Looking Left and Right: Independent Thinking

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[P]eople do not arrive at their political positions by directly consulting their values to form a political position. For example, people rely to a great extent on the position of their political party in forming a position, independent of the content of that position. Also, people’s positions are often driven more by their reactions to what an issue symbolizes, even if this does not reflect a dispassionate analysis of the different political or moral values at stake….[1]

Where members of society disagree about the harmfulness of a particular form of conduct, we instinctively trust those who share our values—and whose judgments are likely to be biased in a particular direction by emotion, dissonance avoidance, and related mechanisms. [2]

It shouldn’t come as a great surprise that for the vast majority of citizens already overwhelmed by the demands of their day-to-day lives—personal and professional—carving out time to study the nuances and rationales of today’s important national and cultural policy issues is a luxury few have the time or interest to pursue.

Accordingly, and understandably as well, if input is required or necessary owing to the relevance of one or more issues, the most direct route to offering an opinion is to lean with those whom the individual shares various affinities. The political party of choice is certainly an obvious and primary choice, as are the assessments offered by the related media outlets of choice. Personal acquaintances and members of various groups/organizations who share similar inclinations are likewise high on the list of “I agree with them” options.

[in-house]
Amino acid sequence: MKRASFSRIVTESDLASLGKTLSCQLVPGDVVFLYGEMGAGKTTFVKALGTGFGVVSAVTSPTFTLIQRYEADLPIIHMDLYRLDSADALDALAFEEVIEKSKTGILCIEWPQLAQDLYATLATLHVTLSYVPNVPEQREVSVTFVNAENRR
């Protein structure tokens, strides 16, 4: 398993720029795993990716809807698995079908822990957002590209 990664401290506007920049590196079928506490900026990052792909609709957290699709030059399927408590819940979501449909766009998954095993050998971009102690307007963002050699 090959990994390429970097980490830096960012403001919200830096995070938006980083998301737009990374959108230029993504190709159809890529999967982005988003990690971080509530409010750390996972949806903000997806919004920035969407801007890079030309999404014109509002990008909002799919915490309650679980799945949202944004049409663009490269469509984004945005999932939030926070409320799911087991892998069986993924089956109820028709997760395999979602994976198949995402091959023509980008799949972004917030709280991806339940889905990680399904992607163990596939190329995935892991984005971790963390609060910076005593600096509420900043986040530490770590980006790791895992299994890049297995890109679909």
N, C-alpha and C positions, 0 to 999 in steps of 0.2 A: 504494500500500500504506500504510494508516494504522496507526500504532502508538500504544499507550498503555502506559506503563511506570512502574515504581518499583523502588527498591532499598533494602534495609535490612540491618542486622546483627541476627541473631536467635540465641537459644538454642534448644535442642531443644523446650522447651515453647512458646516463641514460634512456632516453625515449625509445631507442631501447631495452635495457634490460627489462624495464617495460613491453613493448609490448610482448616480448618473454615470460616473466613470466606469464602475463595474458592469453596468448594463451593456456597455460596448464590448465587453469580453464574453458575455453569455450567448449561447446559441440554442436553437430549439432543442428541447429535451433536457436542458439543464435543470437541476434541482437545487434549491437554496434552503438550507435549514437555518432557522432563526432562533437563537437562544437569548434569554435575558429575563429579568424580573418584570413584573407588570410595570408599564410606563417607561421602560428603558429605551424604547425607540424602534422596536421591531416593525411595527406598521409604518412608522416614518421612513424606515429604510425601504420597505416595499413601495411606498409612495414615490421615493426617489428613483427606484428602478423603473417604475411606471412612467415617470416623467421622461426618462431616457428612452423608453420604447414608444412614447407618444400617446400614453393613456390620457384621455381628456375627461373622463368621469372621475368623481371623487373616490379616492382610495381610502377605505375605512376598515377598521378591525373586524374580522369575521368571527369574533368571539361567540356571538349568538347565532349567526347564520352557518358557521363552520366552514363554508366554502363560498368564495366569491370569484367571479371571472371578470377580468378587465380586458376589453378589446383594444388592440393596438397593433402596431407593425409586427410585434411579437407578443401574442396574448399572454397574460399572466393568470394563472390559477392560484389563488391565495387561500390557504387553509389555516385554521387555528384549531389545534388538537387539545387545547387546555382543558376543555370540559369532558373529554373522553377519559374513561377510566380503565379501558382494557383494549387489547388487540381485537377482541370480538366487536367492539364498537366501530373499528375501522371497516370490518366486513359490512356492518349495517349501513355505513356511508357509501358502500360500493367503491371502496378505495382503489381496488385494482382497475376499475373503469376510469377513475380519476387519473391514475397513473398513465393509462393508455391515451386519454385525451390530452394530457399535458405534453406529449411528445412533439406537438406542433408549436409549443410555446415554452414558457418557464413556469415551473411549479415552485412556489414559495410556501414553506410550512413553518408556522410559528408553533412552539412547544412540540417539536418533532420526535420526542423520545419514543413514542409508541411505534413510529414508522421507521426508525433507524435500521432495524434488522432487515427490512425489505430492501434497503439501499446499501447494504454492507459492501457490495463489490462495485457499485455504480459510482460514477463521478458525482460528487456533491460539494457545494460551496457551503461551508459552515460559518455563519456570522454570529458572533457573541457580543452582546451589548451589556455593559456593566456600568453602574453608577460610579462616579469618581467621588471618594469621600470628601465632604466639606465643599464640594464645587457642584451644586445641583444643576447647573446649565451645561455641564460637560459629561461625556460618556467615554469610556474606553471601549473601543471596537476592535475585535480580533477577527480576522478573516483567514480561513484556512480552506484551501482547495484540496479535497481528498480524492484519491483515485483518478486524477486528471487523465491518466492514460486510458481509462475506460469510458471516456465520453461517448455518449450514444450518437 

In most cases, those shortcuts are both reasonable and of at least some benefit and advantage. But there are those significant issues affecting more than just a few of us when the urge to avoid reflection or contemplation of policy minutiae has only short-term pluses and far worse long-term minuses.

There’s little doubt that devoting the needed time and energy to parsing through the competing chatter can be tedious, especially when there’s no perception that the issue at hand matters in the moment. Those with a vested interest in making sure that the greater public does not invest the effort to educating themselves (and thinking for themselves as well) will seize on whatever options they have to deflect inquiries by whatever means are at hand.

Stirring up the passions of those on matters bearing only marginal relevance to the topic is one such tactic. Cherry-picking an arguably relevant factoid but then spinning it off in a different direction entirely is likewise a preferred method of deflecting attention.

Sometimes, the simplest of inquiries carries the potential for the greatest impact. When efforts are made not to present all sides of an argument but instead focus on irrelevancies sure to press some of the Right buttons, pausing to ask “Who will benefit?” and “Who will not” is as good a place to start as any.

Surprises await both sides to those tactics.

~ My Photo: along the Intercoastal near Ft, Lauderdale, FL – 02.07.13

 

Looking Left and Right:
Inspiring Different Ideas, Envisioning Better Tomorrows

 

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Be the change you want in the world Gandhi

This blog is offered to encourage more enlightened public discourse—by sharing observations about the ideologies which motivate our political, economic, and cultural debates. The simple hope: shedding light on current “strategies” will prompt more of us to realize a different approach is at least worth considering … assuming a better future is worth pursuing. (It is!)

The world is not dangerous because of those who do harm, but because
of those who look at it without doing anything Albert Einstein

Sources:

[1] Political Orientation and Ideological Inconsistencies: (Dis)comfort with Value Tradeoffs by Clayton R. Critter, Michaela Huber, Arnold K. Ho, Spassena P. Kola [Springer Science+Business Media, LLC 2009] – April 2009  http://link.springer.com/article/10.1007%2Fs11211-009-0096-1
[2] Kahan, Dan M., The Cognitively Illiberal State. Stanford Law Review, Vol. 60, 2007; Yale Law School, Public Law Working Paper No. 133. Available at SSRN:
http://ssrn.com/abstract=963929